VCU staff member proudly dedicates over 40 years to the university community

By Malorie Burkett
May 6, 2024

Fifty years ago, Mary Tucker stepped on the Virginia Commonwealth University campus to study art education. In May, she steps away from a professional role on campus – and an education and career that spanned nearly all those years.

Mary TuckerShe takes with her the treasured memories of countless students who graduated from the Department of Rehabilitation Counseling.

“I've loved our relationship with the students,” said Tucker, who is retiring as the department’s long-time administrative assistant. “In fact, if there's anything that I feel good about in my 44 years, it is all the people that we have trained to go out and work with others. I feel very good about that.”

With a role that has had her working on both campuses and through organizational changes that have brought the department into what is now the College of Health Professions, Tucker talks excitedly about the students who walked through those same doors she once did. Those relationships don’t end once students turn into alums.

“We stay in touch with people, and a lot of our graduates stay in touch with us. They'll call us, send us pictures of their kids or let us know what they're doing and where they're working,” she said. “It's a very people-oriented job, and I feel like we've made a difference in the students’ lives. Then they go out and make a difference in other people's lives. I think that's so cool.”

Tucker is considered a guiding light for the department, as she’s embraced applicants, students and graduates, shepherding them into and through the program, while supporting faculty in doing their best work and research.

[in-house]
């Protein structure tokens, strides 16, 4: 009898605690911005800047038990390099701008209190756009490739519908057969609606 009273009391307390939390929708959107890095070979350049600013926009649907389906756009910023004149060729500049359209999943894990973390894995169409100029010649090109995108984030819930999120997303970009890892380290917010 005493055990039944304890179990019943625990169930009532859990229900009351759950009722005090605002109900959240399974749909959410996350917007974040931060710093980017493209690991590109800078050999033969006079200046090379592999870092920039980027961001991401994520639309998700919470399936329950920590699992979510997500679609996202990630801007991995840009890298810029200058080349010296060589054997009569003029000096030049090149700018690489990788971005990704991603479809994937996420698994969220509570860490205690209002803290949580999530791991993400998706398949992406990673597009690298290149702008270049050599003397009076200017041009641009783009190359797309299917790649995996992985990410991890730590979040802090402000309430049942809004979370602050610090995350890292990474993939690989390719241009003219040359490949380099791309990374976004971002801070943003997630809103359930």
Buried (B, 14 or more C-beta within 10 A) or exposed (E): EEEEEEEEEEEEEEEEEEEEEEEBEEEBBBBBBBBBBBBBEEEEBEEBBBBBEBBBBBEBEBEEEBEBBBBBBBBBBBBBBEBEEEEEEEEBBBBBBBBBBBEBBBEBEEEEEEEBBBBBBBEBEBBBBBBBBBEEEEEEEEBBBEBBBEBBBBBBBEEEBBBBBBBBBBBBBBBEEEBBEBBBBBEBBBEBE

“Mary is the epitome of integrity. She lives her values of social justice, equity and inclusion. She has high standards and continuously contributed to the excellence of our program. She is kind, humorous, insightful and courageous,” said Amy Armstrong, Ph.D., associate dean of faculty affairs in the College of Health Professions and associate professor of rehabilitation counseling. “I’m grateful that I was able to work and learn from Mary. She made me a better person. There is no one like Mary Tucker, except Mary Tucker. And we are all better for having known her.”

Studying to work in the arts

Growing up in New York, Tucker attended Hicksville High School along with two other early 1970s alums who earned the spotlight in arts: Grammy Award-winning singer/songwriter Billy Joel and Lorraine Bracco, known for acclaimed roles in The Sopranos and Goodfellas.

After her father died in 1974, Tucker and her mother wanted to move back to her mother’s hometown, Richmond. That fall, Tucker arrived to VCU as an art education student, graduating in 1978 with her Bachelor of Fine Arts degree. 

During the summer of 1978, Tucker decided to look for a secretarial job because she could type 90 words per minute. She said she could not get hired as a secretary because hiring managers thought she would leave when a teaching position became available.
Tucker was hired by Part-Time Inc. as a temp, and her first job was at the Virginia Community College Systems office downtown. She went on to fill other positions in need of a temp as each job ended. In October, Tucker was sent to VCU Rehabilitation Counseling.  

“VCU wanted to hire me, but I had to complete a contract with Part Time Inc.,” said Tucker. “So, I worked in the department through Part Time Inc. until March of 1979 when my contract ended.”
Tucker was an hourly employee in the Department of Rehabilitation Counseling from March 1979 through July 1, 1980 when she got her first classified position. When the department chair’s secretary left unexpectedly, Tucker applied for her job and got it. This is the same position Tucker has held for 44 years, although the duties have changed over the years.

“I walked in the front door, and I loved it. I loved the department, and the faculty I was working with,” Tucker said. “I just loved everything about it, and the work. I decided I wanted to stay.”

Growing along with the department